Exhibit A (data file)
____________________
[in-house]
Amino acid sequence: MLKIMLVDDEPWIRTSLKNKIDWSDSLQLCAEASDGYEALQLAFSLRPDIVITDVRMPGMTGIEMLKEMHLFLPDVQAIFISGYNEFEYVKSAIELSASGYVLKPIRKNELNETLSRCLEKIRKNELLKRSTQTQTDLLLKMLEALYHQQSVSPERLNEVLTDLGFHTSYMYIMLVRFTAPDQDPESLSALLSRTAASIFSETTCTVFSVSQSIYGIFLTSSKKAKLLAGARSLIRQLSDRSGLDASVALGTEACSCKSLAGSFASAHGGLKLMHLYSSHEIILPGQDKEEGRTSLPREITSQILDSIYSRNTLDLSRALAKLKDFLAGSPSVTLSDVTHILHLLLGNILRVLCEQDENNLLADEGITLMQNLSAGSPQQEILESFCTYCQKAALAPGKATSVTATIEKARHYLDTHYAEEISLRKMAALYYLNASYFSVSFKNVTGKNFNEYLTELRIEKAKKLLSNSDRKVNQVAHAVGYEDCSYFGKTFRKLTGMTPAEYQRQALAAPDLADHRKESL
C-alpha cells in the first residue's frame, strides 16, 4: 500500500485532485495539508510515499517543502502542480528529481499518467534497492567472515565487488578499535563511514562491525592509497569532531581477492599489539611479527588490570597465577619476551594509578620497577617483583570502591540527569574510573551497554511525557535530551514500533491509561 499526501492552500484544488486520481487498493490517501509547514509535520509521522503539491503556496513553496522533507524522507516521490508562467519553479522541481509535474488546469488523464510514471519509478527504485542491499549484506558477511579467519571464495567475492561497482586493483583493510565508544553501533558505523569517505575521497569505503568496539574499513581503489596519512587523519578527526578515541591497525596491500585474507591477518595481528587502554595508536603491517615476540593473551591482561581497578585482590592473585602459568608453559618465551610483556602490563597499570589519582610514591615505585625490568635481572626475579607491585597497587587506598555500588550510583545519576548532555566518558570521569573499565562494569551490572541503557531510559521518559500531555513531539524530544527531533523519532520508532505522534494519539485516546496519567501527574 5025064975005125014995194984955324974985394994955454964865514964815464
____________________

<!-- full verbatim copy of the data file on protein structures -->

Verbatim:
[in-house]
Amino acid sequence: MLKIMLVDDEPWIRTSLKNKIDWSDSLQLCAEASDGYEALQLAFSLRPDIVITDVRMPGMTGIEMLKEMHLFLPDVQAIFISGYNEFEYVKSAIELSASGYVLKPIRKNELNETLSRCLEKIRKNELLKRSTQTQTDLLLKMLEALYHQQSVSPERLNEVLTDLGFHTSYMYIMLVRFTAPDQDPESLSALLSRTAASIFSETTCTVFSVSQSIYGIFLTSSKKAKLLAGARSLIRQLSDRSGLDASVALGTEACSCKSLAGSFASAHGGLKLMHLYSSHEIILPGQDKEEGRTSLPREITSQILDSIYSRNTLDLSRALAKLKDFLAGSPSVTLSDVTHILHLLLGNILRVLCEQDENNLLADEGITLMQNLSAGSPQQEILESFCTYCQKAALAPGKATSVTATIEKARHYLDTHYAEEISLRKMAALYYLNASYFSVSFKNVTGKNFNEYLTELRIEKAKKLLSNSDRKVNQVAHAVGYEDCSYFGKTFRKLTGMTPAEYQRQALAAPDLADHRKESL
C-alpha cells in the first residue's frame, strides 16, 4: 500500500485532485495539508510515499517543502502542480528529481499518467534497492567472515565487488578499535563511514562491525592509497569532531581477492599489539611479527588490570597465577619476551594509578620497577617483583570502591540527569574510573551497554511525557535530551514500533491509561 499526501492552500484544488486520481487498493490517501509547514509535520509521522503539491503556496513553496522533507524522507516521490508562467519553479522541481509535474488546469488523464510514471519509478527504485542491499549484506558477511579467519571464495567475492561497482586493483583493510565508544553501533558505523569517505575521497569505503568496539574499513581503489596519512587523519578527526578515541591497525596491500585474507591477518595481528587502554595508536603491517615476540593473551591482561581497578585482590592473585602459568608453559618465551610483556602490563597499570589519582610514591615505585625490568635481572626475579607491585597497587587506598555500588550510583545519576548532555566518558570521569573499565562494569551490572541503557531510559521518559500531555513531539524530544527531533523519532520508532505522534494519539485516546496519567501527574 5025064975005125014995194984955324974985394994955454964865514964815464